Once the USA exited the JCPoA (The Joint Comprehensive Plan of Action) in May, 2018 – commonly referred to as “the Iran Deal” – the EU scrambled to find a workaround solution. Efforts were placed on salvaging the agreement to maintain trade and economic ties between Iran and European countries, while skirting American sanctions. As a result, on June 29th a “special purpose vehicle”, known as the Instrument in Support of Trade Exchanges (Instex) became operational, to allow Iran to obtain non-sanctioned goods from foreign companies.
However, Iran has since said the instrument did not meet its needs.
While the trading vehicle will assist in importing humanitarian goods, Instex will not enable Iran to trade oil, as it seeks. To complicate matters further, the USA has warned the EU that it can either seek trade with America or with Iran – but not both.
“The Europeans are basically trying to placate them [Iranians] by setting up this trade mechanism. It’s basically a barter trade system. They had high expectations that it could handle such things as oil, which we saw as unrealistic,” said Henry Rome, Eurasia Group analyst on Iran. “It’s mainly designed to allow Iran to buy humanitarian goods.”
In response, on Sunday Iran announced it would soon boost its uranium enrichment above the 3.67 percent cap established in the 2015 nuclear deal, adding in a televised news conference, that it would continue to reduce its commitments every 60 days unless the signatories to the agreement – namely, the European Union, Germany, France, United Kingdom, Russia, and China – were able to protect Iran from US sanctions.
“We are fully prepared to enrich uranium at any level and with any amount”, said Behrouz Kamalvandi, spokesman for Iran’s Atomic Energy Organisation.
European signatories quickly responded, condemning Iran’s breach of the agreement.
French President Emmanuel Macron condemned Iran’s decision but also declined to trigger the nuclear deal’s so-called dispute resolution mechanism, which sets off a series of negotiations that could end with reinstated UN sanctions on Iran within 65 days. “It’s not an option at this moment”, a source in Macron’s office told Reuters. Instead, he wants to give it a week to get all parties at the table again.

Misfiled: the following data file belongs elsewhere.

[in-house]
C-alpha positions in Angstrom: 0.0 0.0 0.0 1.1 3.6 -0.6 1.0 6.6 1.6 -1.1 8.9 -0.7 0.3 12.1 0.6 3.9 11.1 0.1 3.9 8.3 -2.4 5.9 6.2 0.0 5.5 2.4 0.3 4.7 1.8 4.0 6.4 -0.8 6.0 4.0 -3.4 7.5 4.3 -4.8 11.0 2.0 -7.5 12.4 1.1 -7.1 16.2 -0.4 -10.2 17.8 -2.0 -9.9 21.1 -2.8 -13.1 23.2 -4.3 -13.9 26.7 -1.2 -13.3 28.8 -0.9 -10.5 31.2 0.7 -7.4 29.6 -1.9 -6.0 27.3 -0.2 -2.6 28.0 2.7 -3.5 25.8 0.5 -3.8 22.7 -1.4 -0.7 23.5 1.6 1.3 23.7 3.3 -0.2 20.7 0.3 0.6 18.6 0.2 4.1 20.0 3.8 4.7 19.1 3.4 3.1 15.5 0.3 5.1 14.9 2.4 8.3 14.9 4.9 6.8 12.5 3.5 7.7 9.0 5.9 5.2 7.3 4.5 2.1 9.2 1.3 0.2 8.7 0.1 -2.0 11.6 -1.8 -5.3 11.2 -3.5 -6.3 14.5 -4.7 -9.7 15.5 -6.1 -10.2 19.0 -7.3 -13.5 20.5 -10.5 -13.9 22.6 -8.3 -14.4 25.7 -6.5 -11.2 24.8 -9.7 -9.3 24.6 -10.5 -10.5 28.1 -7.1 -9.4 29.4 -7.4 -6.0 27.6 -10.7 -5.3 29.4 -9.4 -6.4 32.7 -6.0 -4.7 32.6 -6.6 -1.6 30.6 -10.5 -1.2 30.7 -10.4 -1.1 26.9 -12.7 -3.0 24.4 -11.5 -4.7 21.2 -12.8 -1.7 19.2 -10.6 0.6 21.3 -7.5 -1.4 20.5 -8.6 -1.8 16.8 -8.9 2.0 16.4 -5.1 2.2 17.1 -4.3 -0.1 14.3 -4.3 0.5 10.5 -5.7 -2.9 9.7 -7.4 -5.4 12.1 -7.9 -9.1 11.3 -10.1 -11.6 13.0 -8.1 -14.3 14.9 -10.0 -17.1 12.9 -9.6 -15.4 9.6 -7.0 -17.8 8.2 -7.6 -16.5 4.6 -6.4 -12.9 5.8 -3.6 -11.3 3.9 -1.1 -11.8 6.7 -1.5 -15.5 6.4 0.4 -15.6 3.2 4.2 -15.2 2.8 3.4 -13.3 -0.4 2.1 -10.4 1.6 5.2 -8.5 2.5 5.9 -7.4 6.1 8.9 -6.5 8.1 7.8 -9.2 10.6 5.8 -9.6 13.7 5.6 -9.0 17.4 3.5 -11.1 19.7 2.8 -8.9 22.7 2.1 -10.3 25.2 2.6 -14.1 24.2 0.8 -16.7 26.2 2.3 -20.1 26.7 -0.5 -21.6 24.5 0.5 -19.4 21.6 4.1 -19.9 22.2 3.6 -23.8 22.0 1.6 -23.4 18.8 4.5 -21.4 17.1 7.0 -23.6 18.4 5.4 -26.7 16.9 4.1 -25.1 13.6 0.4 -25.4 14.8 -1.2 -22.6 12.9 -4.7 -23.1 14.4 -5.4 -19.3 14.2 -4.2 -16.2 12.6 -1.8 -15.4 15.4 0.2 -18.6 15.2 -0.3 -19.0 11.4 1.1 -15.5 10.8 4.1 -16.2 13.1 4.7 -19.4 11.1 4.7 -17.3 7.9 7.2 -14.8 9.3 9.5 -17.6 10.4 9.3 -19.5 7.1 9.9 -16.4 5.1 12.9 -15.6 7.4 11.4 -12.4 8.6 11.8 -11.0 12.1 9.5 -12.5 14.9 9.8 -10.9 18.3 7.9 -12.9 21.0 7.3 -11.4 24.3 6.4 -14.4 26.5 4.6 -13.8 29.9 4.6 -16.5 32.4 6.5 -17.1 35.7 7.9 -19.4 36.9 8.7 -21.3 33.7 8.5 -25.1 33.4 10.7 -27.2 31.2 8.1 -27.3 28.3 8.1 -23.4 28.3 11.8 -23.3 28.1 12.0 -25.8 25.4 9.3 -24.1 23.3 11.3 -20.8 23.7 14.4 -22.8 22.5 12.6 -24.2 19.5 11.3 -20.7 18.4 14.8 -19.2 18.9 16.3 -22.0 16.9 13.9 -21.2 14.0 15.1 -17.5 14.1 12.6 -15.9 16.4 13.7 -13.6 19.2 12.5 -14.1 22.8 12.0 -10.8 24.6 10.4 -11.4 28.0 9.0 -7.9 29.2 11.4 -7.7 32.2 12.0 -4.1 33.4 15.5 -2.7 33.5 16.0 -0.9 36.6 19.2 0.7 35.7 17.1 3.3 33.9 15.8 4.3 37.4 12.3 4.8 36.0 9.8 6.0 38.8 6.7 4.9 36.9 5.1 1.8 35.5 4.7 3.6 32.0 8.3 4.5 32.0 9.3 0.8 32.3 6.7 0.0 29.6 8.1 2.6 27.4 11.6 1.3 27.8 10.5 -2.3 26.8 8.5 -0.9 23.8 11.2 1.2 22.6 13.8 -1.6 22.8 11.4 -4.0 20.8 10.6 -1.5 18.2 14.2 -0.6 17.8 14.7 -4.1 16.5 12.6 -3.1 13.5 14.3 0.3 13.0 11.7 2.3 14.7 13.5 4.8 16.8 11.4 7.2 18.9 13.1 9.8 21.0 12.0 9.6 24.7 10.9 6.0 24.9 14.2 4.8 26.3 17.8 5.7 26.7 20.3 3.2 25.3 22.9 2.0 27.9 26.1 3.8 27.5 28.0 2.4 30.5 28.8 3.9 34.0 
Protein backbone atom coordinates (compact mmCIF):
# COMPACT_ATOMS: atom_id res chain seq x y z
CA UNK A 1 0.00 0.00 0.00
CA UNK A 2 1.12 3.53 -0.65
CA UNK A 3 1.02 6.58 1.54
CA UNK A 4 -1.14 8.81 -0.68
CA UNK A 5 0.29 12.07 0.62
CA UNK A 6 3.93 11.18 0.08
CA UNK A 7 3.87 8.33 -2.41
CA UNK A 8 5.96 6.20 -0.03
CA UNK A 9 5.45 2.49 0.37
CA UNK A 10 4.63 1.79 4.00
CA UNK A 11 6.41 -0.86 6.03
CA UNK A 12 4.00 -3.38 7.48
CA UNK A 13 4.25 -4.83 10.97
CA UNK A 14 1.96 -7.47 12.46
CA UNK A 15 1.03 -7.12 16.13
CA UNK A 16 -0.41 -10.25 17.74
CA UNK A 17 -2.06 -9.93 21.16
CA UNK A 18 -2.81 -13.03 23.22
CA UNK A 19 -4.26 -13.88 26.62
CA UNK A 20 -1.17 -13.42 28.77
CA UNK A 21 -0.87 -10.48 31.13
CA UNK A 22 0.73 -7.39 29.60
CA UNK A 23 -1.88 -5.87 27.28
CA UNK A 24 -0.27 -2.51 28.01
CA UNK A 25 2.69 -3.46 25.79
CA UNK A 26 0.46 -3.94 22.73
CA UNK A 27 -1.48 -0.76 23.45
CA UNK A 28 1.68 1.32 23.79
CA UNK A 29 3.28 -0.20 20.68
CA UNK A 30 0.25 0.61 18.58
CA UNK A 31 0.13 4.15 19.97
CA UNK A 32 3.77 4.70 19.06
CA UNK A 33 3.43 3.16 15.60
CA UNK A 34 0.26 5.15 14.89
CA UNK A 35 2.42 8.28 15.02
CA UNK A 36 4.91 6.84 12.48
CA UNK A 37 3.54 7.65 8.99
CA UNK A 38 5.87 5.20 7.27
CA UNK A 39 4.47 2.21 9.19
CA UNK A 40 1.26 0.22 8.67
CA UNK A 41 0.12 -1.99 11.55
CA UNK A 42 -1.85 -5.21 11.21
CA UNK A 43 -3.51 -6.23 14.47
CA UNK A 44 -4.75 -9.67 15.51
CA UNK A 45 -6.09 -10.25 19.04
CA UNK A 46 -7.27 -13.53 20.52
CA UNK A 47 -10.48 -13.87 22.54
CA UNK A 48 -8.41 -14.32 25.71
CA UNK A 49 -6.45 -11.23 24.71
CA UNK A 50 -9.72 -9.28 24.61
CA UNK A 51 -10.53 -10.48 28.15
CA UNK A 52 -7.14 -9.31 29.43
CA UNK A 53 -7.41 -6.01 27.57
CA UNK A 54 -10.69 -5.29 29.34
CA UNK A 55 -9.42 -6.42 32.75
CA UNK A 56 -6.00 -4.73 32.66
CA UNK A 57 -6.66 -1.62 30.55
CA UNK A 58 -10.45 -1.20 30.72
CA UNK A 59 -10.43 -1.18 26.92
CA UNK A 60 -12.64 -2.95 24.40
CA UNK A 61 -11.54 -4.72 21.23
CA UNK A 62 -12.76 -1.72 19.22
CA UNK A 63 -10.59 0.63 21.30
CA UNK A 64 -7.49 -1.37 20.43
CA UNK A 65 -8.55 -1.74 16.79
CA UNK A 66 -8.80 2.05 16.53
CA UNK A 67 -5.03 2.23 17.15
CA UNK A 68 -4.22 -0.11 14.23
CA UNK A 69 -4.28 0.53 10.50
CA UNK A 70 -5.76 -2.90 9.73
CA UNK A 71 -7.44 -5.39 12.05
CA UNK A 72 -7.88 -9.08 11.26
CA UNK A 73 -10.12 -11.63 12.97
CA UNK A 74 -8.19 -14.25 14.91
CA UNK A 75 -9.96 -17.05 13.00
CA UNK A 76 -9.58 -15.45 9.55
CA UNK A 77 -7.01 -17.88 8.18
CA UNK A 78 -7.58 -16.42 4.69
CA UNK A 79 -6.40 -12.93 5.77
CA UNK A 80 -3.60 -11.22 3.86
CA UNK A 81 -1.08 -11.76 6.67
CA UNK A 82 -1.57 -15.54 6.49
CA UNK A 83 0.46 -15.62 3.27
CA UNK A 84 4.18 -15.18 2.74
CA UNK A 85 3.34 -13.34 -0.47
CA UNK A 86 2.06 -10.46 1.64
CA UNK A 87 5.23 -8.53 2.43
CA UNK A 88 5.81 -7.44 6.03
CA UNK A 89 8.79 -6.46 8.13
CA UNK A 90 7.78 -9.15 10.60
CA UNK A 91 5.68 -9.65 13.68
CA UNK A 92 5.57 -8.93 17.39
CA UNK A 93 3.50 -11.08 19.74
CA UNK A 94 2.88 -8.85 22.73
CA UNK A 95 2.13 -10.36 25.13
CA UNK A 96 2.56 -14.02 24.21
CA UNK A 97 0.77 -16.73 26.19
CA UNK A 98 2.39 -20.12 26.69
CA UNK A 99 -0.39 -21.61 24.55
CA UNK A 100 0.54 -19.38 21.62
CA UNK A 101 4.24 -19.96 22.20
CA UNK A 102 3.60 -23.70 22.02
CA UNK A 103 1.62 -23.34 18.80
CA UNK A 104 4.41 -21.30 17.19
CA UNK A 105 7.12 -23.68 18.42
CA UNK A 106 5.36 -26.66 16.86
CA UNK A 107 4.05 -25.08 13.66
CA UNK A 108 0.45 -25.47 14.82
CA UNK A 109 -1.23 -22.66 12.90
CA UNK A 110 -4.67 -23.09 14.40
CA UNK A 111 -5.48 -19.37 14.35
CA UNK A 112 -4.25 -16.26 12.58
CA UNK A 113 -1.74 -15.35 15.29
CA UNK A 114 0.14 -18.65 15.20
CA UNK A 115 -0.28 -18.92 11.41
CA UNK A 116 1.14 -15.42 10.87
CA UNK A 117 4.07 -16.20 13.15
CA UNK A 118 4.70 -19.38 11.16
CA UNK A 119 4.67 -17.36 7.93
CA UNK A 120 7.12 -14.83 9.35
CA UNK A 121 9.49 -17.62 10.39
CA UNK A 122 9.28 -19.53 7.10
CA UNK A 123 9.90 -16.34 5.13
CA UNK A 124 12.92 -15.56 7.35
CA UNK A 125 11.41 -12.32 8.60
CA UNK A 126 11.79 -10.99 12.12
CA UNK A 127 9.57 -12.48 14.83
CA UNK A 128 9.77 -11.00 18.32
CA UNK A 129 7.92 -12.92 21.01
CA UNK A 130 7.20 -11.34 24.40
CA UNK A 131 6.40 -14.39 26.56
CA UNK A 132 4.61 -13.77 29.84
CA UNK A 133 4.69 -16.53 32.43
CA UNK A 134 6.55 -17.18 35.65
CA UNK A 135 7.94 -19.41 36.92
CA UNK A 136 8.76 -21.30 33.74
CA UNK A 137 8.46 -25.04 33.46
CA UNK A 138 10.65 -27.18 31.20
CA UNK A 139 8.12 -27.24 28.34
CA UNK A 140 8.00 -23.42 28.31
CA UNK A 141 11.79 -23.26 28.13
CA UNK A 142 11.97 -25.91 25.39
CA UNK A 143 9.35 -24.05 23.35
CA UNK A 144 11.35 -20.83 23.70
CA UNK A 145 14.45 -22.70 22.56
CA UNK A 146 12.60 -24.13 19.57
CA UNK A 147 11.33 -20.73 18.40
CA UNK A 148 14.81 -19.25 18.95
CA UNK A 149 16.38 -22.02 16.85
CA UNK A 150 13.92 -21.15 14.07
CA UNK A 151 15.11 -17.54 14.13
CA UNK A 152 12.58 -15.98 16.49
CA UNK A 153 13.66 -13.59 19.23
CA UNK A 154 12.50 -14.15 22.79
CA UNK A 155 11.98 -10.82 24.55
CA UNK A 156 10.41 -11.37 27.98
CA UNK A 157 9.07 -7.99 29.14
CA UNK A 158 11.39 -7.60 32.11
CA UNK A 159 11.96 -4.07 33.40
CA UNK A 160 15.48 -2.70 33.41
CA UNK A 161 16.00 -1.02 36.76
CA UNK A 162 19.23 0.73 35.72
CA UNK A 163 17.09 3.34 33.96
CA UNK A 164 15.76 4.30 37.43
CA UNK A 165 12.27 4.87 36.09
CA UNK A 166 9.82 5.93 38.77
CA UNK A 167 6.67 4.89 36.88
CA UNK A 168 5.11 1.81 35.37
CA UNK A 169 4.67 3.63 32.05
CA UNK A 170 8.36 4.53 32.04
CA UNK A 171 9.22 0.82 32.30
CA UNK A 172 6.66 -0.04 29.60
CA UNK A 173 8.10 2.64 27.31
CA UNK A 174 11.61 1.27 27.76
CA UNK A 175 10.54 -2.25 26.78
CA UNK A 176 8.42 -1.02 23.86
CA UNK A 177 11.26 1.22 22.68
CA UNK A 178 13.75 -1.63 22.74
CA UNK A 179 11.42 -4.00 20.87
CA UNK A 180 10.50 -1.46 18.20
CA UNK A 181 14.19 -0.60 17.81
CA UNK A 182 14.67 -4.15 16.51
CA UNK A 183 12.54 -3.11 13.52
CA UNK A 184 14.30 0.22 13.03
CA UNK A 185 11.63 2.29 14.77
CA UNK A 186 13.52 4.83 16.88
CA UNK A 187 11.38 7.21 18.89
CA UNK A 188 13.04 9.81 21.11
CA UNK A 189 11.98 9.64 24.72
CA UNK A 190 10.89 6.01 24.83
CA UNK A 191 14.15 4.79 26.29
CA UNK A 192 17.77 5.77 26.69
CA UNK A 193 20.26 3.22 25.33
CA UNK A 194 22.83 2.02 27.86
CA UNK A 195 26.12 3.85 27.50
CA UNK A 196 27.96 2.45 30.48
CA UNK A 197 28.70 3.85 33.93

A meeting is set to take place between European and Iranian diplomats on July 15th.
Britain’s Press Association quoted a ministry spokesman as saying, “While the UK remains fully committed to the deal, Iran must immediately stop and reverse all activities inconsistent with its obligations.” The spokesman said Britain is coordinating with other countries that are part of the accord “regarding the next steps under the terms of the deal, including a joint commission”.
The EU said that it is “extremely concerned”, and added that parties to the 2015 deal are discussing a possible emergency meeting after Iran’s announcement.
US President Donald Trump said that Iran is “playing with fire”. Tensions between Washington and Tehran increased when Trump pulled Washington out of the JCPoA last year and moved to bar all international sales of Iranian oil.
Washington also blames Iran for attacks on oil tankers in the Gulf – something Tehran denies – leading to further escalation. As a result, the European signatories to the JCPoA have sought to pull back the two states from direct confrontation, fearing any misstep could lead to war.
Raising the temperature, Israeli prime minister Benjamin Netanyahu reiterated his pledge that Israel would not allow Tehran to develop nuclear weapons. “Today I call on all of the European countries: stick to your commitment”, he said. “You committed to act as soon as Iran violates the nuclear deal, you committed to activate the mechanism of automatic sanctions that were determined by the security council. So I’m telling you: do it. Just do it.”